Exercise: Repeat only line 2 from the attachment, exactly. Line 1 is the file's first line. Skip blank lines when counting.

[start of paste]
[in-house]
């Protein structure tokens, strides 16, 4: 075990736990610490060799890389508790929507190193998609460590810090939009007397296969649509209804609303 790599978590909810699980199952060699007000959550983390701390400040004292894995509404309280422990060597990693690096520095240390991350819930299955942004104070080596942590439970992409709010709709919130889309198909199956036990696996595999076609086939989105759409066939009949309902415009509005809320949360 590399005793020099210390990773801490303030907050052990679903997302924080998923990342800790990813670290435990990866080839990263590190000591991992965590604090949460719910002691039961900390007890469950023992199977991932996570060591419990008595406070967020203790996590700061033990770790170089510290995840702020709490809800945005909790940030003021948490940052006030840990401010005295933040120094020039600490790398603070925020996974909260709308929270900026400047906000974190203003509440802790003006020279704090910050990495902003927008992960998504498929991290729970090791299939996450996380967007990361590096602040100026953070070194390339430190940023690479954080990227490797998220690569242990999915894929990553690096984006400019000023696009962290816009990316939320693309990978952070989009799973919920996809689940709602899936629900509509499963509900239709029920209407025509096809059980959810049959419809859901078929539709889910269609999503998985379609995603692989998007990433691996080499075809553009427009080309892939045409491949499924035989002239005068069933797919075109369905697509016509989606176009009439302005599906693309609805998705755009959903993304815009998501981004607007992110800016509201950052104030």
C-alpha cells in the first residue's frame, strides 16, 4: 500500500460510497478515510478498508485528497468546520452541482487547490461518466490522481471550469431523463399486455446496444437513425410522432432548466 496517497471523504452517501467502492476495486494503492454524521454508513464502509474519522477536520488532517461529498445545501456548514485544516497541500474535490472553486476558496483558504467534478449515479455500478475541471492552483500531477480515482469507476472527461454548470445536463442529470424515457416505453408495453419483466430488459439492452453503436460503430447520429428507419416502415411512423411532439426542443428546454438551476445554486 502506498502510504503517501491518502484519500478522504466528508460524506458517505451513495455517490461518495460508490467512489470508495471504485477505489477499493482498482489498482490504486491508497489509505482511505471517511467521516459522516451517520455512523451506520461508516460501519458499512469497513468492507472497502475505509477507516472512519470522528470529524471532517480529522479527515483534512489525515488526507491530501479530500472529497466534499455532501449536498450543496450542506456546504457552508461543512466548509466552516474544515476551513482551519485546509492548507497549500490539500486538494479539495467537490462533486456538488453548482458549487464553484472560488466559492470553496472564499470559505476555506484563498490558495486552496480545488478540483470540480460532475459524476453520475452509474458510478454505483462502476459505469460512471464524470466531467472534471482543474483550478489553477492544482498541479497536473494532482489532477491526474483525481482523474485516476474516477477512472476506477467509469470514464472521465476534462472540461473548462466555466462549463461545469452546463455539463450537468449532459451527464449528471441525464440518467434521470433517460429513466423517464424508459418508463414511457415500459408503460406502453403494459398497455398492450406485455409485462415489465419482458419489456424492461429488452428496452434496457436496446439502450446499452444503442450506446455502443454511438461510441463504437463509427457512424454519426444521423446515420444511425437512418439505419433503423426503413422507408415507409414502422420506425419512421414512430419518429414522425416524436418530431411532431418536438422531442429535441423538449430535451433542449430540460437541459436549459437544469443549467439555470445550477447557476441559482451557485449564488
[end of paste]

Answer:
């Protein structure tokens, strides 16, 4: 075990736990610490060799890389508790929507190193998609460590810090939009007397296969649509209804609303 790599978590909810699980199952060699007000959550983390701390400040004292894995509404309280422990060597990693690096520095240390991350819930299955942004104070080596942590439970992409709010709709919130889309198909199956036990696996595999076609086939989105759409066939009949309902415009509005809320949360 590399005793020099210390990773801490303030907050052990679903997302924080998923990342800790990813670290435990990866080839990263590190000591991992965590604090949460719910002691039961900390007890469950023992199977991932996570060591419990008595406070967020203790996590700061033990770790170089510290995840702020709490809800945005909790940030003021948490940052006030840990401010005295933040120094020039600490790398603070925020996974909260709308929270900026400047906000974190203003509440802790003006020279704090910050990495902003927008992960998504498929991290729970090791299939996450996380967007990361590096602040100026953070070194390339430190940023690479954080990227490797998220690569242990999915894929990553690096984006400019000023696009962290816009990316939320693309990978952070989009799973919920996809689940709602899936629900509509499963509900239709029920209407025509096809059980959810049959419809859901078929539709889910269609999503998985379609995603692989998007990433691996080499075809553009427009080309892939045409491949499924035989002239005068069933797919075109369905697509016509989606176009009439302005599906693309609805998705755009959903993304815009998501981004607007992110800016509201950052104030």